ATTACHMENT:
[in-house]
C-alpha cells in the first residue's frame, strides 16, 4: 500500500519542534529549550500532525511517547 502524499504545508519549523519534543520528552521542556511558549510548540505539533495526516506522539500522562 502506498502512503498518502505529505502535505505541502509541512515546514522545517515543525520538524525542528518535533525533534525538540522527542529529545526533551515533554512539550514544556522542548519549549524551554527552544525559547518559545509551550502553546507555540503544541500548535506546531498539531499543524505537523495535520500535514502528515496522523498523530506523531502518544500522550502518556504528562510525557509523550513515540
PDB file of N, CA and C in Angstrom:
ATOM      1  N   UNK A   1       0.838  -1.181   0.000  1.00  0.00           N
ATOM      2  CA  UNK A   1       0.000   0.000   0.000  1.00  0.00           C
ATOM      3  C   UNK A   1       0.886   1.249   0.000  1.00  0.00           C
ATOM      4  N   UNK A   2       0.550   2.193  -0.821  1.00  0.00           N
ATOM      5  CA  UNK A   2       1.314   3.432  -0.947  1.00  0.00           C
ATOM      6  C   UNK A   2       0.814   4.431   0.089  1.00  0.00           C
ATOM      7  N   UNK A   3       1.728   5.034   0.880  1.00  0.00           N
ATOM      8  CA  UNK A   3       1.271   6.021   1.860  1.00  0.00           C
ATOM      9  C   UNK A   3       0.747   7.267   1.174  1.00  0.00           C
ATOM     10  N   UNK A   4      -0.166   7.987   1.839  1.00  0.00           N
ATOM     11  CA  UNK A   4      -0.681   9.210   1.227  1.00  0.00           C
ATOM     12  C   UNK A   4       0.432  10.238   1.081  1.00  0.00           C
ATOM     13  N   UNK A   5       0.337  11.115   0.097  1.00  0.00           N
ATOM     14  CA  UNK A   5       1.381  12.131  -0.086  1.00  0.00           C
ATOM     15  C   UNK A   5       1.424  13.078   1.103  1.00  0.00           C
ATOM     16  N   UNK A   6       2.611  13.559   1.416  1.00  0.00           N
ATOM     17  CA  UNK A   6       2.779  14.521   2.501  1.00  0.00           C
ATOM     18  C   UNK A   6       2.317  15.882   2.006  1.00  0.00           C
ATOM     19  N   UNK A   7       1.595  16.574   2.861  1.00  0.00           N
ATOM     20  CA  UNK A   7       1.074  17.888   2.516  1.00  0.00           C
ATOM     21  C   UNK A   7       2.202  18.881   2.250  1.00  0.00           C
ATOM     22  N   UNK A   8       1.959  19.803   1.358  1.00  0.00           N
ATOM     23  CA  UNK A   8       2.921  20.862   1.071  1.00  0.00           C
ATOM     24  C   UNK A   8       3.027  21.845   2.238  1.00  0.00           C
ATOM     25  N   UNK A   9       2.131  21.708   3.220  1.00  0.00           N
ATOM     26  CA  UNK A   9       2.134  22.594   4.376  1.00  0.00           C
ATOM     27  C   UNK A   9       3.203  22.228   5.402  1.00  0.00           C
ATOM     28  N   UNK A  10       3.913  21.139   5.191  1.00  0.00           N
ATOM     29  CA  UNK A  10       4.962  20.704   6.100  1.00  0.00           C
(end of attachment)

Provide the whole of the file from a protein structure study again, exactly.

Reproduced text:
[in-house]
C-alpha cells in the first residue's frame, strides 16, 4: 500500500519542534529549550500532525511517547 502524499504545508519549523519534543520528552521542556511558549510548540505539533495526516506522539500522562 502506498502512503498518502505529505502535505505541502509541512515546514522545517515543525520538524525542528518535533525533534525538540522527542529529545526533551515533554512539550514544556522542548519549549524551554527552544525559547518559545509551550502553546507555540503544541500548535506546531498539531499543524505537523495535520500535514502528515496522523498523530506523531502518544500522550502518556504528562510525557509523550513515540
PDB file of N, CA and C in Angstrom:
ATOM      1  N   UNK A   1       0.838  -1.181   0.000  1.00  0.00           N
ATOM      2  CA  UNK A   1       0.000   0.000   0.000  1.00  0.00           C
ATOM      3  C   UNK A   1       0.886   1.249   0.000  1.00  0.00           C
ATOM      4  N   UNK A   2       0.550   2.193  -0.821  1.00  0.00           N
ATOM      5  CA  UNK A   2       1.314   3.432  -0.947  1.00  0.00           C
ATOM      6  C   UNK A   2       0.814   4.431   0.089  1.00  0.00           C
ATOM      7  N   UNK A   3       1.728   5.034   0.880  1.00  0.00           N
ATOM      8  CA  UNK A   3       1.271   6.021   1.860  1.00  0.00           C
ATOM      9  C   UNK A   3       0.747   7.267   1.174  1.00  0.00           C
ATOM     10  N   UNK A   4      -0.166   7.987   1.839  1.00  0.00           N
ATOM     11  CA  UNK A   4      -0.681   9.210   1.227  1.00  0.00           C
ATOM     12  C   UNK A   4       0.432  10.238   1.081  1.00  0.00           C
ATOM     13  N   UNK A   5       0.337  11.115   0.097  1.00  0.00           N
ATOM     14  CA  UNK A   5       1.381  12.131  -0.086  1.00  0.00           C
ATOM     15  C   UNK A   5       1.424  13.078   1.103  1.00  0.00           C
ATOM     16  N   UNK A   6       2.611  13.559   1.416  1.00  0.00           N
ATOM     17  CA  UNK A   6       2.779  14.521   2.501  1.00  0.00           C
ATOM     18  C   UNK A   6       2.317  15.882   2.006  1.00  0.00           C
ATOM     19  N   UNK A   7       1.595  16.574   2.861  1.00  0.00           N
ATOM     20  CA  UNK A   7       1.074  17.888   2.516  1.00  0.00           C
ATOM     21  C   UNK A   7       2.202  18.881   2.250  1.00  0.00           C
ATOM     22  N   UNK A   8       1.959  19.803   1.358  1.00  0.00           N
ATOM     23  CA  UNK A   8       2.921  20.862   1.071  1.00  0.00           C
ATOM     24  C   UNK A   8       3.027  21.845   2.238  1.00  0.00           C
ATOM     25  N   UNK A   9       2.131  21.708   3.220  1.00  0.00           N
ATOM     26  CA  UNK A   9       2.134  22.594   4.376  1.00  0.00           C
ATOM     27  C   UNK A   9       3.203  22.228   5.402  1.00  0.00           C
ATOM     28  N   UNK A  10       3.913  21.139   5.191  1.00  0.00           N
ATOM     29  CA  UNK A  10       4.962  20.704   6.100  1.00  0.00           C